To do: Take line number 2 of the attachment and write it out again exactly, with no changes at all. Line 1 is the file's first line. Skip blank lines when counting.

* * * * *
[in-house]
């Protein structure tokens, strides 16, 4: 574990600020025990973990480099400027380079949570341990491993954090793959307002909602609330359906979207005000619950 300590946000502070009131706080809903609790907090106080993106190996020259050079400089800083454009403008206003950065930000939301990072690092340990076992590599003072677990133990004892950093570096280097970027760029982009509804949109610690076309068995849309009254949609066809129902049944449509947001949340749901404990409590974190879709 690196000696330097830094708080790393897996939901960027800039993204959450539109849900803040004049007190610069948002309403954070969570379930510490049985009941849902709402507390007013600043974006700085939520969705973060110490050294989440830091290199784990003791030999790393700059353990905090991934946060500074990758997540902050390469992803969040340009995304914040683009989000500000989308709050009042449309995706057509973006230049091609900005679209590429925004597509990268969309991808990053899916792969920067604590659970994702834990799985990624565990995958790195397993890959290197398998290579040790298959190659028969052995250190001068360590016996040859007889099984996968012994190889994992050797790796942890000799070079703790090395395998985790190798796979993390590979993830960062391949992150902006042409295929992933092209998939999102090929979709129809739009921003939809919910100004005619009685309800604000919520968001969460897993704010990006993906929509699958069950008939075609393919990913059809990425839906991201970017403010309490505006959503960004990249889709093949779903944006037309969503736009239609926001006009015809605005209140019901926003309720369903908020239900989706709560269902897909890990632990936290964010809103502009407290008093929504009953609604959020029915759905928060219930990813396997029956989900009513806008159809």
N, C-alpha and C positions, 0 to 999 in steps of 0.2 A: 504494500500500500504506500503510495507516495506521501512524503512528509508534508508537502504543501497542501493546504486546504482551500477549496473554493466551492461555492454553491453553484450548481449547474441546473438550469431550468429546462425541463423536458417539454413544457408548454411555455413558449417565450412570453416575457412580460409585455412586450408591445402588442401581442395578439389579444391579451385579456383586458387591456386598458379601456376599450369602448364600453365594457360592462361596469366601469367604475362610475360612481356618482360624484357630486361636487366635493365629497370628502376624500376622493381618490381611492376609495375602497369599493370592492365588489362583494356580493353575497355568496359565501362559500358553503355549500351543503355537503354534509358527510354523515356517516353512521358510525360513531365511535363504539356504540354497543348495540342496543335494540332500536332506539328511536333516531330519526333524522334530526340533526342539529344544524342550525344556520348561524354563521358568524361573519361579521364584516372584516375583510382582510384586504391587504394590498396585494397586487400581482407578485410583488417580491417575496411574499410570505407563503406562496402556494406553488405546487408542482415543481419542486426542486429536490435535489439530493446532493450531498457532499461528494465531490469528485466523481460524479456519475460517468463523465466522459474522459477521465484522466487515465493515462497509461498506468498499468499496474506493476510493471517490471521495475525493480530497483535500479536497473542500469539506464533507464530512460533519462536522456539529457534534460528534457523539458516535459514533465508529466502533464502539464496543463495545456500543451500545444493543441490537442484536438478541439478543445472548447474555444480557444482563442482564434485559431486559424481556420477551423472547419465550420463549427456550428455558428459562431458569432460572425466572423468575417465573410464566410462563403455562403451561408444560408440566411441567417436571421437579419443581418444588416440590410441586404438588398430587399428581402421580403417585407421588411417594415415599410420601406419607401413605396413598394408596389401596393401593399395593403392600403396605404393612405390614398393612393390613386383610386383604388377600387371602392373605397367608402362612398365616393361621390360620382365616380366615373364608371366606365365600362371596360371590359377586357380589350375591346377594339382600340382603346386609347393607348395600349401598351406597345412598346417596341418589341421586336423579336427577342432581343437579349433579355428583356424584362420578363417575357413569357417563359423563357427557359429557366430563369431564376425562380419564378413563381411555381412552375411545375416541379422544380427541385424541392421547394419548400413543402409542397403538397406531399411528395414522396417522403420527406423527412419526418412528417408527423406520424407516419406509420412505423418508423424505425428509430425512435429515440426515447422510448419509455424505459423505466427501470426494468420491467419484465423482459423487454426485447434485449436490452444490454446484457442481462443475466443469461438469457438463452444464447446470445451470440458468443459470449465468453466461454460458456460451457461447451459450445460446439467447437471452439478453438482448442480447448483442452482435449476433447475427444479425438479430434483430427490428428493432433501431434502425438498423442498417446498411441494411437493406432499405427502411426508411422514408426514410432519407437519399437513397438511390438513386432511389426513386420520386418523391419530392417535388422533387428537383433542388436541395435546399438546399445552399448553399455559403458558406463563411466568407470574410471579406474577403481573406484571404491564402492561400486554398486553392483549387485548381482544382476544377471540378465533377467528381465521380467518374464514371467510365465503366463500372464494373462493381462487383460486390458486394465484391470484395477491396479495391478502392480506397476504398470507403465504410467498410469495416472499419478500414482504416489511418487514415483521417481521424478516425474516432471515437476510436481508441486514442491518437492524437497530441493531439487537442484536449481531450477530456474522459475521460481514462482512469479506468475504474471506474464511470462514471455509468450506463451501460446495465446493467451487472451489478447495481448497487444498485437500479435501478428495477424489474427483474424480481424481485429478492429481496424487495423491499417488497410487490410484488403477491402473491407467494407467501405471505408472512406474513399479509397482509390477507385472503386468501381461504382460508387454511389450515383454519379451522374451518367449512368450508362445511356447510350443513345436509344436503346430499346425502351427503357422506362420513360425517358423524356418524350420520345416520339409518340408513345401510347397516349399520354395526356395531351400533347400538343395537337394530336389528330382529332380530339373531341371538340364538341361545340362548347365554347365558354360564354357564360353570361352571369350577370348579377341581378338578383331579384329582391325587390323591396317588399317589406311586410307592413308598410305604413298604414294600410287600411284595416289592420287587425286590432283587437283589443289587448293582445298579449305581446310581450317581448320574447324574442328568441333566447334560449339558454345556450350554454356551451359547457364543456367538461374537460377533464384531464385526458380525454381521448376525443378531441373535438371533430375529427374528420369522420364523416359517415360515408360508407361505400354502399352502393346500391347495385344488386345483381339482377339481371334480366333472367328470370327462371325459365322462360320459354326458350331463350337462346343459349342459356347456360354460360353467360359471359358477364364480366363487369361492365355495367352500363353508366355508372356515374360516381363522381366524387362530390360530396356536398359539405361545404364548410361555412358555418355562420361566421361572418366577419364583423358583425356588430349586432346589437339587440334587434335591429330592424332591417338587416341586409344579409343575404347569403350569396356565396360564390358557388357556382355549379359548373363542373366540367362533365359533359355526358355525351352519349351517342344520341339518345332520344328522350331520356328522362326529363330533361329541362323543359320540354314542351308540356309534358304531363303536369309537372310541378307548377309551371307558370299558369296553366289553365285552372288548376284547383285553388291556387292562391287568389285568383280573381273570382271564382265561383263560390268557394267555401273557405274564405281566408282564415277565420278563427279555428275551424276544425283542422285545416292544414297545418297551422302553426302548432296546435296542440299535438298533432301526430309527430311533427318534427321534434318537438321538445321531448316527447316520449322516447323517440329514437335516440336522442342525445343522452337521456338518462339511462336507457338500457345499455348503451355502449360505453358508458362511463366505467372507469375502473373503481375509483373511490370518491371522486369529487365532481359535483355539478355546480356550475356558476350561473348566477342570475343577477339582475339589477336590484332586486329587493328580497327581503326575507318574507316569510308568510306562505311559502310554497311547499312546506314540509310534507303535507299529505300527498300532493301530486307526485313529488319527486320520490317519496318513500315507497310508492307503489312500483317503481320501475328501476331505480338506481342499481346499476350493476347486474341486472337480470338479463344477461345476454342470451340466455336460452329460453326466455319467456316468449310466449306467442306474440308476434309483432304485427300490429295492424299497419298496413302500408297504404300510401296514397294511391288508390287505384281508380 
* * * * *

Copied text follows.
């Protein structure tokens, strides 16, 4: 574990600020025990973990480099400027380079949570341990491993954090793959307002909602609330359906979207005000619950 300590946000502070009131706080809903609790907090106080993106190996020259050079400089800083454009403008206003950065930000939301990072690092340990076992590599003072677990133990004892950093570096280097970027760029982009509804949109610690076309068995849309009254949609066809129902049944449509947001949340749901404990409590974190879709 690196000696330097830094708080790393897996939901960027800039993204959450539109849900803040004049007190610069948002309403954070969570379930510490049985009941849902709402507390007013600043974006700085939520969705973060110490050294989440830091290199784990003791030999790393700059353990905090991934946060500074990758997540902050390469992803969040340009995304914040683009989000500000989308709050009042449309995706057509973006230049091609900005679209590429925004597509990268969309991808990053899916792969920067604590659970994702834990799985990624565990995958790195397993890959290197398998290579040790298959190659028969052995250190001068360590016996040859007889099984996968012994190889994992050797790796942890000799070079703790090395395998985790190798796979993390590979993830960062391949992150902006042409295929992933092209998939999102090929979709129809739009921003939809919910100004005619009685309800604000919520968001969460897993704010990006993906929509699958069950008939075609393919990913059809990425839906991201970017403010309490505006959503960004990249889709093949779903944006037309969503736009239609926001006009015809605005209140019901926003309720369903908020239900989706709560269902897909890990632990936290964010809103502009407290008093929504009953609604959020029915759905928060219930990813396997029956989900009513806008159809």